I have very few memories of my uncle Kai from Norway, who was anyway only an uncle by marriage. My dad's middle brother had married Hettie Davis, and it was her sister Thelma, the artist Thelma Patricia, who left England around the time time that I was born to marry him, and parent Lynn and Leslie, with whom I spent many hours on their family visits to England throughout my childhood. Did Kai die young, or Thelma divorce him? I don't know. Only that he disappeared from my memories quite early on, while Thelma and the children were there until I too left home; disappeared, indeed, the way a man might disappear in a Nazi deportation, picked up and vanished without trace for years, and nothing to recall him by except that number tatooed on his arm, his concentration camp number. Kai's was the first I had ever seen, aged five or six I think, and for a long time I didn't even ask what it was there for, because some instinct told me that it wouldn't be a good idea to ask. He got it, I lerned later, at Bergen-Belsen.
What follows below is in part adapted from the website: http://www.holocaustresearchproject.org/nazioccupation/norwayjews.html:
The Nazis invaded Norway and Denmark on the 9th of April 1940, thwarting the combined heroism of Norwegian, British, Polish and French forces. Afterwards there was resistance, but it was abject in its heroism, and only led to more reprisals - the bombing of the Lysaker Bridge linking Oslo to its airport in Fornebu, for instance, for which thousands paid with their lives.
In the meanwhile King Haakon had fled, and every politician who could find a way out likewise, all of them stating their determination etc etc, but in empty words. Their replacement in Oslo was a government led by the the former Defense Minister, now the leader of the local Nazi party, the vile Vidkun Quisling (yes, that's where the name Quisling comes from that is now part of our language; and no, I am not going to glorify him with a photograph). Not surprisingly, Quisling called for capitulation to the invaders.
The stamping of Jewish identity cards with a simple red 'J' began in January 1942. The first arrests too that month, the victims sent to prisons or labour camps inside Norway, though not yet the 1,700 Jews who had come to Oslo as refugees from Germany. That would happen in June 1942, when a reception camp for Jews was established at Berg, near Tonsberg, followed by a general registration of all Jews, and the completion of the confiscating of all Jewish property by October. The Chief Rabbi, Julius Samuel, had been arrested on September 2nd, with more than 200 other men; a group the same size was arrested on October 25th - these however were not sent to Berg, they were shipped directly to Auschwitz-Birkenau.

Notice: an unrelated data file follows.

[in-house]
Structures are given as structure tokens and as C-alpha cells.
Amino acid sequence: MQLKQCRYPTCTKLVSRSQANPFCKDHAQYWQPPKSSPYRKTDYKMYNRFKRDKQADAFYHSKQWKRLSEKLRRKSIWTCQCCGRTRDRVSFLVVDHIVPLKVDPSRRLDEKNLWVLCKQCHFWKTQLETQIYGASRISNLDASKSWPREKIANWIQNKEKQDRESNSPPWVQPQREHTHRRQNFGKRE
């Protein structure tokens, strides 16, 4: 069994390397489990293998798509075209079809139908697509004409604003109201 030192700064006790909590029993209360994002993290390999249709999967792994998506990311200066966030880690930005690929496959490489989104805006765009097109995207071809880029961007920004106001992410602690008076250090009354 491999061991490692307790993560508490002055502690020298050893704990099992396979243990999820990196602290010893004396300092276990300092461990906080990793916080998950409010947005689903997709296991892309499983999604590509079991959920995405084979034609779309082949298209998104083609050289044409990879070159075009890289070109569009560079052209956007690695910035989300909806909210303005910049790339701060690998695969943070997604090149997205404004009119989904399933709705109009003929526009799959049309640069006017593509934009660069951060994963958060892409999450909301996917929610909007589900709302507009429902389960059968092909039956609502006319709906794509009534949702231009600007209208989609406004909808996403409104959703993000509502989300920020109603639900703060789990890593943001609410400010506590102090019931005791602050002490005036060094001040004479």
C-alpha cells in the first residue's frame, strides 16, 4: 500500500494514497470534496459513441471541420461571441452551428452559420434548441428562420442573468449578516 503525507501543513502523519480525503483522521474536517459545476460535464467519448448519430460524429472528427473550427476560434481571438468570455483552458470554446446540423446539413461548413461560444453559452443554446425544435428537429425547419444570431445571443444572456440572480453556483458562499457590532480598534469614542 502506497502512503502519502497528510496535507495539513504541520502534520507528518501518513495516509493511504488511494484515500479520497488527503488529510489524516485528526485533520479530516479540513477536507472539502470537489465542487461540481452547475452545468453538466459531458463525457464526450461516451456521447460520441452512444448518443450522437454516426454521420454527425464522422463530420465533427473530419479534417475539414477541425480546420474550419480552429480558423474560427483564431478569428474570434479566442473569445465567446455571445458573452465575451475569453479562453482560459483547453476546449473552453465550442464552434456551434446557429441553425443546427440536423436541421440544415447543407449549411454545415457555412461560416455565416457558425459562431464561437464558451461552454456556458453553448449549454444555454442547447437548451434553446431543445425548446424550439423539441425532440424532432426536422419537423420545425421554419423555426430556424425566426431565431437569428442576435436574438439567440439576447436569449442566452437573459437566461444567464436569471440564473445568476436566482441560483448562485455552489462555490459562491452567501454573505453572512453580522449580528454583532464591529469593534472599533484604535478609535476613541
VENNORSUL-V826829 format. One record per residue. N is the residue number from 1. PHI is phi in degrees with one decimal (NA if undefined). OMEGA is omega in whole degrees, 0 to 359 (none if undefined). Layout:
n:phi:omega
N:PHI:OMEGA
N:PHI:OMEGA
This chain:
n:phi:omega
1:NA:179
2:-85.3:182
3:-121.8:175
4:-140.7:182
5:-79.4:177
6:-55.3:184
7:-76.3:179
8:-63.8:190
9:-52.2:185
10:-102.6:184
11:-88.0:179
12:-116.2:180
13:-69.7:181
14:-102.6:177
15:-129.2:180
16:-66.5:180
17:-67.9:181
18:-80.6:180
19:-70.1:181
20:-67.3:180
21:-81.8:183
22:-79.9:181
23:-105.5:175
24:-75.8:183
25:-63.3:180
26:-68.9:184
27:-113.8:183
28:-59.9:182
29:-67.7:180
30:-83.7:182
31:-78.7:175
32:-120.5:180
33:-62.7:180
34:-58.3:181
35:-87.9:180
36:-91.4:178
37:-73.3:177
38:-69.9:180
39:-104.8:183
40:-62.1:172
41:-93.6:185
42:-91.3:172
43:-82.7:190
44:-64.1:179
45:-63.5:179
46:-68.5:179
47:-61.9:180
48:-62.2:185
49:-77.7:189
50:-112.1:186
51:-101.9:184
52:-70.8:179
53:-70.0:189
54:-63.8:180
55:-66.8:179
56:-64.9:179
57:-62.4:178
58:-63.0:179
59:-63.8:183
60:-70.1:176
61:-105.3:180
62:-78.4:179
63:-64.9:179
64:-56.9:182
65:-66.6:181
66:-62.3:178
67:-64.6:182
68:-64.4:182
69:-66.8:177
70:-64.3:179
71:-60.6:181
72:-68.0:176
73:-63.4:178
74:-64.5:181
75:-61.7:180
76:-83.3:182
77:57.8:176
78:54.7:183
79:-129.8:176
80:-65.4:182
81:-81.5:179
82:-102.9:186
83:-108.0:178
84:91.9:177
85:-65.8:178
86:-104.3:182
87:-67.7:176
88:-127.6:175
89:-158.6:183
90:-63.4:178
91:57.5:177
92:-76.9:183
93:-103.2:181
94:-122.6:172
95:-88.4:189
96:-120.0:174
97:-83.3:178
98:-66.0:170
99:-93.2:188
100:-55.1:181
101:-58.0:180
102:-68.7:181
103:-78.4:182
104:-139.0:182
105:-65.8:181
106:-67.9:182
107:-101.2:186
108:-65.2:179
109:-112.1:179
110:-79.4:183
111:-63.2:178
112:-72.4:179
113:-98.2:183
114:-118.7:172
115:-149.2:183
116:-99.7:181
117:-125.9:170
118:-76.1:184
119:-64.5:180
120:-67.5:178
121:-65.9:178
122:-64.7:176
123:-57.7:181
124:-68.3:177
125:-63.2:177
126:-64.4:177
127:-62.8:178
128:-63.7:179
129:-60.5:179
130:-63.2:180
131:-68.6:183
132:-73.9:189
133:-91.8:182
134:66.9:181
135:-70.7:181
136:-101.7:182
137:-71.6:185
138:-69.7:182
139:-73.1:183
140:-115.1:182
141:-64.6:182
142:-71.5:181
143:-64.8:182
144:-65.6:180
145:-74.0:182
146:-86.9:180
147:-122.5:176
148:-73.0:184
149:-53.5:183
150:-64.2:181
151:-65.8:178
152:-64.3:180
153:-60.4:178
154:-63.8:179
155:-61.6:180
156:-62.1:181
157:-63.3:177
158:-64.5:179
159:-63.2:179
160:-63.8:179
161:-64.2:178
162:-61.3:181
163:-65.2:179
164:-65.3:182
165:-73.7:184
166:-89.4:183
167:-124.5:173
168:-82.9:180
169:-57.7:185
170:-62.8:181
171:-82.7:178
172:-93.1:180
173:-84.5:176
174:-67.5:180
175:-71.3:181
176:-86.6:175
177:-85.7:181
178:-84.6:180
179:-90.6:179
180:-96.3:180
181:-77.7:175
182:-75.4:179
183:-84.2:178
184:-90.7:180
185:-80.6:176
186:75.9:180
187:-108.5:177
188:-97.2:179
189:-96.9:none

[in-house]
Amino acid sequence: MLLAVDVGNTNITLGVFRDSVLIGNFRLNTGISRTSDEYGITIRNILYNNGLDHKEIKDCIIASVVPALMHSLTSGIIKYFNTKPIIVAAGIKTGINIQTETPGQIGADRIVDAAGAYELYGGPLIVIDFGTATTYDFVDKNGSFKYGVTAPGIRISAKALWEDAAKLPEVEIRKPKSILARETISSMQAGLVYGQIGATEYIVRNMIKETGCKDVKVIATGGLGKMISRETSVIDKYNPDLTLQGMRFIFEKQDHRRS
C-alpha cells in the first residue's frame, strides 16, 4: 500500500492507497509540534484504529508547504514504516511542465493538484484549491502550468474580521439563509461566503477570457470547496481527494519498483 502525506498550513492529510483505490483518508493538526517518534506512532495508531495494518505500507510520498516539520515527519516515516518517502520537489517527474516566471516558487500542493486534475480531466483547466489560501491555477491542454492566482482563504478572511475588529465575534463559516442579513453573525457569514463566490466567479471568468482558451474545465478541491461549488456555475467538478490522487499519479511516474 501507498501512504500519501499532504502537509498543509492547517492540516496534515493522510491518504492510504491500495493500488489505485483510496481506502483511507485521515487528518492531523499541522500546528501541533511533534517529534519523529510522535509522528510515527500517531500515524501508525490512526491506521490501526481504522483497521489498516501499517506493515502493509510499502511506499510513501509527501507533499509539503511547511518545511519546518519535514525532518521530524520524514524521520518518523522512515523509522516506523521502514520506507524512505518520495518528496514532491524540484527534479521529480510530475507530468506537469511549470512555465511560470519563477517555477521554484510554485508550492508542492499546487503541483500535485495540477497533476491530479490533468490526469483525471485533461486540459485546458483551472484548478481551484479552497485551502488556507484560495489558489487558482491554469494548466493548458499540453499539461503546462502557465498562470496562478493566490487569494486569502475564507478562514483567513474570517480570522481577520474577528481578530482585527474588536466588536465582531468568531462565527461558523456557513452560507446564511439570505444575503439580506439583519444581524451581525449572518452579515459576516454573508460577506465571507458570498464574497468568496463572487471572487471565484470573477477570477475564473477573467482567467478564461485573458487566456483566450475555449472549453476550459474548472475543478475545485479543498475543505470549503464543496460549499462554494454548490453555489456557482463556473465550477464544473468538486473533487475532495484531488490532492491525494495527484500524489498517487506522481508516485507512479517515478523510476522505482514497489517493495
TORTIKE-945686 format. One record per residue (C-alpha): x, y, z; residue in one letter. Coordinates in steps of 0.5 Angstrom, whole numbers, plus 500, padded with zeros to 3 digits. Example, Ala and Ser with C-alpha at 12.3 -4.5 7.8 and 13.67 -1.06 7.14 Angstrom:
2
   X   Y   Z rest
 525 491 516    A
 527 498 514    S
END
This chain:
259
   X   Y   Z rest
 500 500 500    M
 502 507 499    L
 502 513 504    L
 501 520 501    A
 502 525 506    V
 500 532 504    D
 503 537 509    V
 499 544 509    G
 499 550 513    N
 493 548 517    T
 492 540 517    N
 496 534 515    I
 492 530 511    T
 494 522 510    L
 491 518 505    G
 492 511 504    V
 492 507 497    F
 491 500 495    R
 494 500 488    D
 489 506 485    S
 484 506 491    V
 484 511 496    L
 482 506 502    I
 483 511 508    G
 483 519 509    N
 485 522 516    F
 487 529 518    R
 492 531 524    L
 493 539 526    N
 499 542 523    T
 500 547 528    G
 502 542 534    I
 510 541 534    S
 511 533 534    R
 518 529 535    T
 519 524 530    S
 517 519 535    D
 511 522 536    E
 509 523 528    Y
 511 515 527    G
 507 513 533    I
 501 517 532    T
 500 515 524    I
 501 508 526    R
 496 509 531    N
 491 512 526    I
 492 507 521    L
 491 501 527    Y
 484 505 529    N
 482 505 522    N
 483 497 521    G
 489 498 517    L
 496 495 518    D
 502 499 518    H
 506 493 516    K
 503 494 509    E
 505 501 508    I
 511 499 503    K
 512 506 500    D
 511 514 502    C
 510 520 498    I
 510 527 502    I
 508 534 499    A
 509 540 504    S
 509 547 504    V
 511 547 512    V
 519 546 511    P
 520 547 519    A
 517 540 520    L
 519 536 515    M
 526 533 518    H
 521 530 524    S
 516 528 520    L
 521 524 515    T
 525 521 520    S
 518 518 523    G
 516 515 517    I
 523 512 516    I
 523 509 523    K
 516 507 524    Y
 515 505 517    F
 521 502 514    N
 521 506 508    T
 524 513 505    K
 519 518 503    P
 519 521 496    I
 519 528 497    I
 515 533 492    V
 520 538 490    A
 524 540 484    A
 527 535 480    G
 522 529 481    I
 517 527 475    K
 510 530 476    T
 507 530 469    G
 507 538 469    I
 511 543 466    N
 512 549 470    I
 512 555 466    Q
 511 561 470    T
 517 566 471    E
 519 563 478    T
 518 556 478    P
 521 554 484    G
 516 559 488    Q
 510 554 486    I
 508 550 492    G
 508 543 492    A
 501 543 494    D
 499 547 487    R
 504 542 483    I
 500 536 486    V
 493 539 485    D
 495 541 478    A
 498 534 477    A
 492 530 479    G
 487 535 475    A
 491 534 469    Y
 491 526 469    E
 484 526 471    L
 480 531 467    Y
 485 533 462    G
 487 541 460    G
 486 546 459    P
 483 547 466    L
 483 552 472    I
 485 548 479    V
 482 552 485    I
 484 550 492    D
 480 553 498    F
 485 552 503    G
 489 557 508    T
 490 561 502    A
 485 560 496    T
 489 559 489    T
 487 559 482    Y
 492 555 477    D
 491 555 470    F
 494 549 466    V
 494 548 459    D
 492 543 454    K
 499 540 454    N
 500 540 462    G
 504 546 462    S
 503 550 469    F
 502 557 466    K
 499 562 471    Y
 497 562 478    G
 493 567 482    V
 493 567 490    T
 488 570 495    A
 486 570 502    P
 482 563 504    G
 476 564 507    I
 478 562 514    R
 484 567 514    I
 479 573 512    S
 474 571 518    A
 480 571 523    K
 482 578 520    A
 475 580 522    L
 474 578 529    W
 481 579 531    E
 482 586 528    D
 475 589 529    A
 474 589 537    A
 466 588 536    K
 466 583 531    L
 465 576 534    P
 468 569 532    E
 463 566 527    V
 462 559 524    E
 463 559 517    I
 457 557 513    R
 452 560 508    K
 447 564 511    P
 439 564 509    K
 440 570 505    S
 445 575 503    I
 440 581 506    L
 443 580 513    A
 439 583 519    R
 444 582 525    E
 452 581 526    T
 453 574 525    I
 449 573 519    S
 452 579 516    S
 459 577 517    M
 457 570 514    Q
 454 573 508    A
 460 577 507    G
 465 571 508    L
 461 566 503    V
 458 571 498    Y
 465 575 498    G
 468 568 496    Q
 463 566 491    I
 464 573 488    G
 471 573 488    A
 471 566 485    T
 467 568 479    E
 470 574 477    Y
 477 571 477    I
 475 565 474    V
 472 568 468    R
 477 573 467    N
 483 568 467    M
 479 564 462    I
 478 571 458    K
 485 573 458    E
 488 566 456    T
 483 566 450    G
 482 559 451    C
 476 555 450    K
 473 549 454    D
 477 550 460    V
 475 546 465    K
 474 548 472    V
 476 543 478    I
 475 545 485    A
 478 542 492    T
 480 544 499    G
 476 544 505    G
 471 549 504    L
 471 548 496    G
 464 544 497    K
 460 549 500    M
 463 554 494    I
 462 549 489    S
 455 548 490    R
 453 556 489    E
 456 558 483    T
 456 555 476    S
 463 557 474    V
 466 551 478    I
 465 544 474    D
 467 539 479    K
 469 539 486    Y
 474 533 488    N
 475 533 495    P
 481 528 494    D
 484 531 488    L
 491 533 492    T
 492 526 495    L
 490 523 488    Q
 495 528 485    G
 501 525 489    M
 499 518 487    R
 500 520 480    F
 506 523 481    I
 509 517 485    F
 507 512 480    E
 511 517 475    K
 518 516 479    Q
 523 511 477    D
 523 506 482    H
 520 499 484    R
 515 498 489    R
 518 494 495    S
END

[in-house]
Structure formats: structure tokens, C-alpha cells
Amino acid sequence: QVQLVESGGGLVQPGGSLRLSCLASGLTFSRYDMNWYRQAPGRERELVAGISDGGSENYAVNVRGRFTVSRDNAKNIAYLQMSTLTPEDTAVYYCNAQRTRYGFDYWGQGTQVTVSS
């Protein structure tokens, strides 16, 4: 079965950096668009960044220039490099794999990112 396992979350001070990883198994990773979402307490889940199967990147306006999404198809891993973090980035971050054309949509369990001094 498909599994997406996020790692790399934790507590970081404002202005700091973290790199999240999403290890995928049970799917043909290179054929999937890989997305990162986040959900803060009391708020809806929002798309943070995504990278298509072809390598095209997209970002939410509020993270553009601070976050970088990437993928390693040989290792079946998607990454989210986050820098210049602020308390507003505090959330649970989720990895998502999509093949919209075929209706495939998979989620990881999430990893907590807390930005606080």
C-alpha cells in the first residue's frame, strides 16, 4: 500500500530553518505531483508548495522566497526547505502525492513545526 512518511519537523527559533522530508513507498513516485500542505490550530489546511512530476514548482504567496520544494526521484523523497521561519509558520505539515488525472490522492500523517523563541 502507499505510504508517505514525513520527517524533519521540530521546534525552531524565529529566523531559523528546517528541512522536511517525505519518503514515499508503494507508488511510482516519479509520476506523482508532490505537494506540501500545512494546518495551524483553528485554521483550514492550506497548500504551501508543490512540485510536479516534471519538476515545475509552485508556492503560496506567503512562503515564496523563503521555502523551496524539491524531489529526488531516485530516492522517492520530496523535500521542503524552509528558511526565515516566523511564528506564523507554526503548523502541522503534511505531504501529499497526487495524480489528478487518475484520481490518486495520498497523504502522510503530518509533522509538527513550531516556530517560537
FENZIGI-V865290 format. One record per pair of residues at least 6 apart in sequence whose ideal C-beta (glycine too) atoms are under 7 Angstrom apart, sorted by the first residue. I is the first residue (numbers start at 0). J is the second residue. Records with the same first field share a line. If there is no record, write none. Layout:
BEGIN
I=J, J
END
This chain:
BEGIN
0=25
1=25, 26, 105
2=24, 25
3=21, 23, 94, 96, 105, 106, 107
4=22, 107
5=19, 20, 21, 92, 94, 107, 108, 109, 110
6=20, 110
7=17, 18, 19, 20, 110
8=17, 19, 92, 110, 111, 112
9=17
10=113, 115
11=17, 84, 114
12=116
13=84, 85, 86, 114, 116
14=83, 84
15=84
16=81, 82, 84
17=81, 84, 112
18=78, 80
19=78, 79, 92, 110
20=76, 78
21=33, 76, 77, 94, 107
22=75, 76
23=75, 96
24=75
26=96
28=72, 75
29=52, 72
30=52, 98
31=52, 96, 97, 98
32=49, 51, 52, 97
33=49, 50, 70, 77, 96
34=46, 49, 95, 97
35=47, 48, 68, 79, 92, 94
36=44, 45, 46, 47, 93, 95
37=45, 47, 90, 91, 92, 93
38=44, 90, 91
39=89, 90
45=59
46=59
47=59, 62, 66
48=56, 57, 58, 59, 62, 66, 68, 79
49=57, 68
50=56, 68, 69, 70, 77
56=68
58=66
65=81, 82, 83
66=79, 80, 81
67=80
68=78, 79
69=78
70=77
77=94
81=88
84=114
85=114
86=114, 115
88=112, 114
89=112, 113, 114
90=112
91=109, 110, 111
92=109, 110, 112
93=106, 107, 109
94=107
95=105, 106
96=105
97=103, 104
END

But this is Berg, in Norway, not Bergen-Belsen, which is in Lower Saxony, in northern Germany, 1747 kms, just over a thousand miles due south. And I am inclined to think that, maybe, English family members hearing Berg thought they were hearing some shortened form of Bergen-Belsen. Unless Kai, at some point, had left Norway for somewhere further south in Europe, and was rounded up there. I have no way of finding out.
And does it really matter, in the end? Ungassed, but tatooed, both physically and, more important, mentally, Kai survived, and if it was Berg and not Bergen-Belsen, then he must have been among those who were in the third round-up, the one in November 1942 which was not included in the Auschwitz transport, but rather were imprisoned at Bredveit prison in Oslo to await deportation to Poland. Three months later, on February 24th 1943, along with twenty-five women from the concentration camp at Grini, one hundred and fifty-eight of those were taken on the steamer Gotenland to Stettin, from where they too travelled to Auschwitz, most of them to be "employed" at the Monowitz sub-camp. Only thirteen of those survived the war; maybe Kai was one of them.
Most of the remaining 930 Norwegian Jews found ways to escape across the border into neutral Sweden, where they stayed for the remainder of the war. Many others went into hiding, or gained exemption from deportation by marrying Aryan women and accepting internment inside Norway. Some found other ways to get out of Norway, hoping to make it to Scotland - the nearest safe place by boat.
Leonardo da Vinci, Italian painter and inventor, born today in 1452
Samuel Johnson's "A Dictionary of the English Language" published, today in 1755.
Henry James, born, in Washington Square, New York, where else? - today in 1843
Bessie Smith, the original Chattanooga Choo-Choo, though there was nothing Choo-Choo about the way she delivered those blues, born today, in said town, in 1894.
And today in 1980, Jean-Paul Sartre, philosopher, author, playwright, and househusband of Simone de Beauvoir, ceased to be existential (though of course he remains essential, to literature and philosophy anyway - I shall try to find a way to phrase that so that existence may precede essence while essence definitely proceeds from and outlives existence; any offers of help will be coolly appreciated).
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